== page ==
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Justin does Dallas!

Justin Rowlatt | 18:34 UK time, Friday, 6 March 2009

Sweetwater, Texas - Travelling by train was once the American way to travel. The railroads shaped and formed this country in a much more profound way than the car ever has.

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In Europe railways were built between existing towns and cities. In America the railroads brought towns and cities into being. Tracks were laid out into the great open unpopulated spaces of this country and people poured along them, seeking their fortunes.

The vast westward movement of people that was fostered by the railroads led, in 1890, to the US Census Bureau declaring that the frontier (that great symbol of America's boundless potential) had ceased to exist. There was no longer a line that marked the end of civilisation and the beginning of the wilderness.

"The United States", says John Steele Gordon in his history of the American Economy, An Empire of Wealth, "was now a continental nation in geopolitical reality as well as nominal geographic fact".

In that sense the railroads made America.

Farmers and ranchers followed the railroads out west, opening up huge tracts of new land and vastly increasing America's agricultural output. This, in turn, provided the industrial centres in the East with the cheap food they needed to keep on growing.

Gordon describes how what had been a patchwork of local markets was laced together by the railroads "into what was increasingly an economically cohesive whole".

It was the creation of a single market on a continental scale which allowed the great leap forward of American industry and finance.

In 1865 there were 30,000 miles (48,280 kilometres) of track and America was essentially an agricultural nation. By 1910, one generation later, the network covered 350,000 miles (563,270 kilometres) and the United States was the greatest and most modern industrial nation on earth.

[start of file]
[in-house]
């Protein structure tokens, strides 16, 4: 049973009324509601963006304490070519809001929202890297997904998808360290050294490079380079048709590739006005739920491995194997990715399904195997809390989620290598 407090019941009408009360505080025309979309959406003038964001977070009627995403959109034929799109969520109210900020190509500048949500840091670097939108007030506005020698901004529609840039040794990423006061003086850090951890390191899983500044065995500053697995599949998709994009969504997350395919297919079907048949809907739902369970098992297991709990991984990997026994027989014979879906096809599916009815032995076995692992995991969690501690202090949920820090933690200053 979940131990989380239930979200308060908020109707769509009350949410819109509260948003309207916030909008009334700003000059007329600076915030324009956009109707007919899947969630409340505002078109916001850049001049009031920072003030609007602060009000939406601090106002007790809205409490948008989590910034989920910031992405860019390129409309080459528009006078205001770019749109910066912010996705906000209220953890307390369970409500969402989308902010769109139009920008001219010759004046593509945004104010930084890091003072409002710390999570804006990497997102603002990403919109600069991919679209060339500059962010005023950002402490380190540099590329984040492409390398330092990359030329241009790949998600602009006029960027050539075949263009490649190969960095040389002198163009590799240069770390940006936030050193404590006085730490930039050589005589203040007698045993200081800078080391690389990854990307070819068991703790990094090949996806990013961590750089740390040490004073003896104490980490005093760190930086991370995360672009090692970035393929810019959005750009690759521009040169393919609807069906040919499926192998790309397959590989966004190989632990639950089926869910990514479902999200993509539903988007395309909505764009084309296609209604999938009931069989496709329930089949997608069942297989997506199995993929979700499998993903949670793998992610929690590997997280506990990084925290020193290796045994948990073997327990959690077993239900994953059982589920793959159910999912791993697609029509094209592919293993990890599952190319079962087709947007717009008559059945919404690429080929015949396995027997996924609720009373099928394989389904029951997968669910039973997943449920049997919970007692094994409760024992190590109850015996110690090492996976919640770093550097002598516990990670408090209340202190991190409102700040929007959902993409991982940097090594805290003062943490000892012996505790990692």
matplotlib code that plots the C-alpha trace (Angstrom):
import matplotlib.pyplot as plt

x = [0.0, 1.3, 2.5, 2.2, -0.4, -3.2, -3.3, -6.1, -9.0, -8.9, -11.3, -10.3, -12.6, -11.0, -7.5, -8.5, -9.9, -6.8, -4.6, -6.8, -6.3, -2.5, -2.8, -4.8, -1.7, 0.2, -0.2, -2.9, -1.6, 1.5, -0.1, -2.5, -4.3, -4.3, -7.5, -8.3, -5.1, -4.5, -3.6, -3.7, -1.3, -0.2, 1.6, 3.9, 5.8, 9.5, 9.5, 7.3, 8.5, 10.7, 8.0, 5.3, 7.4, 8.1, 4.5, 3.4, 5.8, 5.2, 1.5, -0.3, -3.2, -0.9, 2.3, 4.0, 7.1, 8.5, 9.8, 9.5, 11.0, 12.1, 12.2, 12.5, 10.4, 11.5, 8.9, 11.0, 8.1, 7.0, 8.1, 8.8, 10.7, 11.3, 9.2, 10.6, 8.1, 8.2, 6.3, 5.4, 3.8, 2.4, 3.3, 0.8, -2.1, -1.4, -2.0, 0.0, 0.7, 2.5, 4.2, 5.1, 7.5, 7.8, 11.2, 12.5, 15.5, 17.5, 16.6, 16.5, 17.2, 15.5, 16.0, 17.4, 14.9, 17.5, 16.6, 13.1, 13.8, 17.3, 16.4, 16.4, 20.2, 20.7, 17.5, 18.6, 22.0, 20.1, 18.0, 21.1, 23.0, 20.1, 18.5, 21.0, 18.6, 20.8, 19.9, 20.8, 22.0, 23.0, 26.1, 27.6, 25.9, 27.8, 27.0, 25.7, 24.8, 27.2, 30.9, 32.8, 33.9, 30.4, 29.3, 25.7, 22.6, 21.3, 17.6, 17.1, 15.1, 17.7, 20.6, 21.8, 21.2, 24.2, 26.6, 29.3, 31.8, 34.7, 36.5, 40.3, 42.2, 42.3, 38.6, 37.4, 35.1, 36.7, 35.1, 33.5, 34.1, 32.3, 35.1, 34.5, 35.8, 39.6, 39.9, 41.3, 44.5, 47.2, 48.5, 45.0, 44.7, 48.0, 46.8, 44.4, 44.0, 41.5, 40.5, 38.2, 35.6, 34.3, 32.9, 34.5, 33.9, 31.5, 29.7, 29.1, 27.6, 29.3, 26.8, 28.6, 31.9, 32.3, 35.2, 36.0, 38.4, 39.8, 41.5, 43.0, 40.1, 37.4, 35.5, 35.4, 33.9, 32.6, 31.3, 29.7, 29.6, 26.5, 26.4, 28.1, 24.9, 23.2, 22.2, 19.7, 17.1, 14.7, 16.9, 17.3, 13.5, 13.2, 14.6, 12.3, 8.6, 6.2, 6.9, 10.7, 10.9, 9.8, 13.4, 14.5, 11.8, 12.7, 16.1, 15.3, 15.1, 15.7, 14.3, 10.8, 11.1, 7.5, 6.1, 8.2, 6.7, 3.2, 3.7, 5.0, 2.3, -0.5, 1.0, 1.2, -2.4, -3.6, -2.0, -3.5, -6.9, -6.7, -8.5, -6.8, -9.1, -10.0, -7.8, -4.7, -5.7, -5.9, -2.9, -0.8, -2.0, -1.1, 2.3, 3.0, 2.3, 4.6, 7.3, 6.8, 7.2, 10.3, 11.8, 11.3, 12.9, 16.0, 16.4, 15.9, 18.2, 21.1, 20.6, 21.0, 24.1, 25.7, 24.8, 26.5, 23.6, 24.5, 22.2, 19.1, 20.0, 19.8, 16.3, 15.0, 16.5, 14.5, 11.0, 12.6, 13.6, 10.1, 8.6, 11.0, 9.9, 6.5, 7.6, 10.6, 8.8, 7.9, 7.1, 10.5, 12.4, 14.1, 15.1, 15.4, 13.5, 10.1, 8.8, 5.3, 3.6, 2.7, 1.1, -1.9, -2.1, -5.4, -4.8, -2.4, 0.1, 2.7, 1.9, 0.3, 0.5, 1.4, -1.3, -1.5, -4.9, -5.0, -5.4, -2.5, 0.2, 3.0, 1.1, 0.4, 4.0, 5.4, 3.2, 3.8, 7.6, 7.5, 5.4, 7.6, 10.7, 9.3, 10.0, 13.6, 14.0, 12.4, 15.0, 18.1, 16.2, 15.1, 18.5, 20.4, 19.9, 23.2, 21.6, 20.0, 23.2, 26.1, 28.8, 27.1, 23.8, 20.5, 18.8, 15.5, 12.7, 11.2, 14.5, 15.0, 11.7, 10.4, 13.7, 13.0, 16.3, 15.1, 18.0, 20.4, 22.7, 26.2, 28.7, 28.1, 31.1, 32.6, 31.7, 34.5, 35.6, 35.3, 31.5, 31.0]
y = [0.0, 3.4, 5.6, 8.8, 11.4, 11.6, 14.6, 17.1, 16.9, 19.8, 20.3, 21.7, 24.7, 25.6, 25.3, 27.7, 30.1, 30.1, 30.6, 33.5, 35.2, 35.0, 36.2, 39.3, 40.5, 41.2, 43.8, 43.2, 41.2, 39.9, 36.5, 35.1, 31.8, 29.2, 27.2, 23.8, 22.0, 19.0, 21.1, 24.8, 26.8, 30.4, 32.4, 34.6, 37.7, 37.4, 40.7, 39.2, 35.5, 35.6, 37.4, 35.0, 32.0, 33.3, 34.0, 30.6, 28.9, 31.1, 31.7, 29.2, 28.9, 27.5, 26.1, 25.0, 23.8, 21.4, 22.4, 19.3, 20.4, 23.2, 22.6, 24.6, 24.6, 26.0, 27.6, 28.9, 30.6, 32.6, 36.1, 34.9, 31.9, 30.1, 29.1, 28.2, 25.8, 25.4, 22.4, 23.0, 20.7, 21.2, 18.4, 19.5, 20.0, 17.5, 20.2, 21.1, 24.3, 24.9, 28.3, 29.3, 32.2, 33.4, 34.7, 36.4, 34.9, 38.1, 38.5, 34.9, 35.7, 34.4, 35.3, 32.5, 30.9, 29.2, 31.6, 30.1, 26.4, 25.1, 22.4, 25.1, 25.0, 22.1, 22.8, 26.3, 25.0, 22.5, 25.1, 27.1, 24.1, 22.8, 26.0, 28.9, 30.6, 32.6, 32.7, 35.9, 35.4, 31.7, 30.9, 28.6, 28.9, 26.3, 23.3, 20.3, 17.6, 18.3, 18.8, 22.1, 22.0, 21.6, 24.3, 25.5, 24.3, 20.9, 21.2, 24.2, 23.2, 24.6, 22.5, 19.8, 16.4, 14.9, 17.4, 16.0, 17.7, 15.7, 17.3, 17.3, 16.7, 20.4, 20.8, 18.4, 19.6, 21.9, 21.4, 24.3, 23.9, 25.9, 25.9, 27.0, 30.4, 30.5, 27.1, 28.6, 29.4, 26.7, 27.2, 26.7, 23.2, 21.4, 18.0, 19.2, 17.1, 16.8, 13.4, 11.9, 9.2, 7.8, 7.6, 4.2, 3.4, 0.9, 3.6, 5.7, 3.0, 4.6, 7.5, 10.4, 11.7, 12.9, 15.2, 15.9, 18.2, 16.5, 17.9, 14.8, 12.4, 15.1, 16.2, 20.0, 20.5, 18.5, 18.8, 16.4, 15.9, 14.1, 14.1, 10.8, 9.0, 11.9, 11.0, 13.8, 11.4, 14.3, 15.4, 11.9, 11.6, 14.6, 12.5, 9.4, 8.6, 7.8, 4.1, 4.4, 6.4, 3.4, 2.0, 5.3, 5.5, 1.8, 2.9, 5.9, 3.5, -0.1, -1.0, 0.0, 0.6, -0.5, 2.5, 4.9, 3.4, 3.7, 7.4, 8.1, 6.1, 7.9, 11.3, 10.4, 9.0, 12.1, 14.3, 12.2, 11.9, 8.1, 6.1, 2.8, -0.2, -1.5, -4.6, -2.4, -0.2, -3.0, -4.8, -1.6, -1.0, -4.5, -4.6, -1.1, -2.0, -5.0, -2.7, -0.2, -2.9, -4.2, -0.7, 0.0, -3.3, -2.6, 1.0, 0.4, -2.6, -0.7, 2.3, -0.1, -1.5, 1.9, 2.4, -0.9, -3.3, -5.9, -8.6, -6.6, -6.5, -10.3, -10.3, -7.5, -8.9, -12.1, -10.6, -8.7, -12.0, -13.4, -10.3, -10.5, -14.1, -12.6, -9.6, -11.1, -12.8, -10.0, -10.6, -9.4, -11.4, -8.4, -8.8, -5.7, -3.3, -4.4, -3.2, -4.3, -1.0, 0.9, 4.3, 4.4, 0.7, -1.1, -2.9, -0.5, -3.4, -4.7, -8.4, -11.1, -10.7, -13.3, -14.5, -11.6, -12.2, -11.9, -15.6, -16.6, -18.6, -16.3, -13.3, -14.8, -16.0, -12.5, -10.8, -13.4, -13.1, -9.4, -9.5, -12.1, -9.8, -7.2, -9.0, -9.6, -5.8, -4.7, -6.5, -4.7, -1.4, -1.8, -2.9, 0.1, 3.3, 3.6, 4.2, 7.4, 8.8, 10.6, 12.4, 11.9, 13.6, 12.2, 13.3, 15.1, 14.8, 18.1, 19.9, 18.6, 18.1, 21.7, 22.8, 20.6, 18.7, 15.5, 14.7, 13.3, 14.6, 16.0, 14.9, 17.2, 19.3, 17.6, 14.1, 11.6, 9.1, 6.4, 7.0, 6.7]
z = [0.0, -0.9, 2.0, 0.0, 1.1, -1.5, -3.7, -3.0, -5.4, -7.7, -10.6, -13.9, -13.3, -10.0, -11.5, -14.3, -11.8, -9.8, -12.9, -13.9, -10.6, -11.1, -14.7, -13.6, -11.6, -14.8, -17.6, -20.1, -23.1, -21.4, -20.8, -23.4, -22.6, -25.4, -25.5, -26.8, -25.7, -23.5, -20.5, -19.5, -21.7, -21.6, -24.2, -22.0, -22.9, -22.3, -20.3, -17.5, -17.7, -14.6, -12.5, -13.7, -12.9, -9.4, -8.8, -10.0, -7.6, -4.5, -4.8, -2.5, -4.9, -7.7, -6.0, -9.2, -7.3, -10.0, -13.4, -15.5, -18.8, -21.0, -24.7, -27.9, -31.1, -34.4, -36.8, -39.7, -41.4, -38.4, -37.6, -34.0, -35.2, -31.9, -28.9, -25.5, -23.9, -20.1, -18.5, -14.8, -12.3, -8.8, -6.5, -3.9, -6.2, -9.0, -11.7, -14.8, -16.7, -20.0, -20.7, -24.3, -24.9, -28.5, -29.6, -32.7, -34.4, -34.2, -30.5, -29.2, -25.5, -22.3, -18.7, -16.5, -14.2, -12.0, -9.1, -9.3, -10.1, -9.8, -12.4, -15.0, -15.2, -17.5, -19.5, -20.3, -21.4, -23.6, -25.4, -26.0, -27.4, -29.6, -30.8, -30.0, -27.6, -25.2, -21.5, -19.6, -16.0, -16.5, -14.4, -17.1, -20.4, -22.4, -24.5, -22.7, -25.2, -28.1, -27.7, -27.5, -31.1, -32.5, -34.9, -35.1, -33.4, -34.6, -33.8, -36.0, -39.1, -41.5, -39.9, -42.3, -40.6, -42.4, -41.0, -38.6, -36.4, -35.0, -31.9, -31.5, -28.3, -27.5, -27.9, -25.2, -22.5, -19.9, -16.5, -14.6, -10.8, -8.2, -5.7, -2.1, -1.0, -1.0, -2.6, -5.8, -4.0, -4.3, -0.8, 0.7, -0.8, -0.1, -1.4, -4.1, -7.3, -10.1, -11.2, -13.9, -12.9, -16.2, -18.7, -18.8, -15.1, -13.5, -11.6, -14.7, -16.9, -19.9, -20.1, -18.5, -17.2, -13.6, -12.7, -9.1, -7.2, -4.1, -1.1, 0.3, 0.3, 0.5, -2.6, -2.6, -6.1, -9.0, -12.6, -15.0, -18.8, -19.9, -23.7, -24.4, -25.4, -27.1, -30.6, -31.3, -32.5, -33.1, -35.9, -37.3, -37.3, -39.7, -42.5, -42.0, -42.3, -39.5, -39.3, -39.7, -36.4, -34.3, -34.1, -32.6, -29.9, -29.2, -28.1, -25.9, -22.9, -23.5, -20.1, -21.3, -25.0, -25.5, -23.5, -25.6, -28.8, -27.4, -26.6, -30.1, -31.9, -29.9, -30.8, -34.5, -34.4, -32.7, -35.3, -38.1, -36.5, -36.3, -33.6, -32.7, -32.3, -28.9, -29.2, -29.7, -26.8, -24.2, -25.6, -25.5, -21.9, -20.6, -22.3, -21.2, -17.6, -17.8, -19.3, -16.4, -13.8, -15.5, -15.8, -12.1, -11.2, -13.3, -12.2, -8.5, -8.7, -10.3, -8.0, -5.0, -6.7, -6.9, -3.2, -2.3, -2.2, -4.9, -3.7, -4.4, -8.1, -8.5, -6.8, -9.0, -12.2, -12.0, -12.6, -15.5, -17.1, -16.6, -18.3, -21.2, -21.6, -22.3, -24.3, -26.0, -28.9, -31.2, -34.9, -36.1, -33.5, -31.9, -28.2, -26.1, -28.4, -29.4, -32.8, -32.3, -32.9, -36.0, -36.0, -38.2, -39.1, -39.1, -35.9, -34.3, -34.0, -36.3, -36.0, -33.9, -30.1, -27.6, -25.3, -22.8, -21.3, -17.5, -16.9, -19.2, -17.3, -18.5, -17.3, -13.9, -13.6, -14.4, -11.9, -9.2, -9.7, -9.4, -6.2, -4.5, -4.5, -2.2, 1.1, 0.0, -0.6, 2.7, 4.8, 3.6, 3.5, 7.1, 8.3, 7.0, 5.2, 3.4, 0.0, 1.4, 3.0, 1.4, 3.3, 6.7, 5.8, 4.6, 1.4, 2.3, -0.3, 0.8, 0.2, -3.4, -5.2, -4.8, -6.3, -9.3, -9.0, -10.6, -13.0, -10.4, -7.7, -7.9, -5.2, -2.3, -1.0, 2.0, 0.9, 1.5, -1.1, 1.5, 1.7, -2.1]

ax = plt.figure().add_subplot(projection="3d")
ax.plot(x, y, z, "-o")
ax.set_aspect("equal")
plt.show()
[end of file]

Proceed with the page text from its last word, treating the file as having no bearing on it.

I've been thinking about railways because, as the BBC's Ethical Man, my producer Sara has ordered me to keep my environmental impact to an absolute minimum. We have been travelling to Texas and instead of flying we took the train.

It is a long journey, two whole days. We've rattled all the way from the snowy streets of Washington to the warm Dallas spring, stopping in at a wintery Chicago along the way.


People say that the problem with travelling by train is that it takes so much longer than flying, but actually that is the great pleasure of taking the train.

We have had time to relax and meet some interesting new people. Yes, that was Daryl Hannah in the photo in the last blog. She is worried about global warming and wants to reduce her impact on the environment. It was our good luck that she just happened to be on the same train as us.

Travelling by train gave me the time to read Gordon's book and as I read it struck me that the transformation of American society brought about by the railroads isn't that different in scale from the technological revolution that is needed to transform America and the world to a low carbon economy.

The scientific consensus is clear. We in developed nations need to cut carbon emissions by at least 80% by 2050. But, since the world really began to wake up to the dangers of global warming a decade ago carbon emissions have not fallen, they have risen. It does not encourage confidence in our ability as a species to deal with the problem.

In my last blog I discussed how the change in policy here in America has dramatically increased the chances of a global agreement to cut emissions.

But even if an agreement is reached some people argue that there is not enough time for our societies to make the profound and fundamental transformations needed to move to a low carbon economy.

But there is reason for optimism. We have come to Texas, the oil capital of America and the most polluting state in the Union, because an energy revolution has already begun here.

We have come to West Texas, what was once the great American frontier. This was Comanche territory. The vast open plains stretch from horizon to horizon and only buffalo hunters and a few intrepid ranchers would ever venture here. Until, that is, the railroads came.

The mighty Texas and Pacific Railroad pushed through West Texas in 1881 and along the way gave birth to the town of Sweetwater.

Sweetwater was a pretty wild place then. Saloons and bordellos lined the streets, serving the cowboys and later the oil men.

But the glory days of Sweetwater came to an end years ago, and the town went into a long, slow, decline. When the oil price collapsed in the mid-Eighties it looked like Sweetwater and the towns around it might actually shut down completely.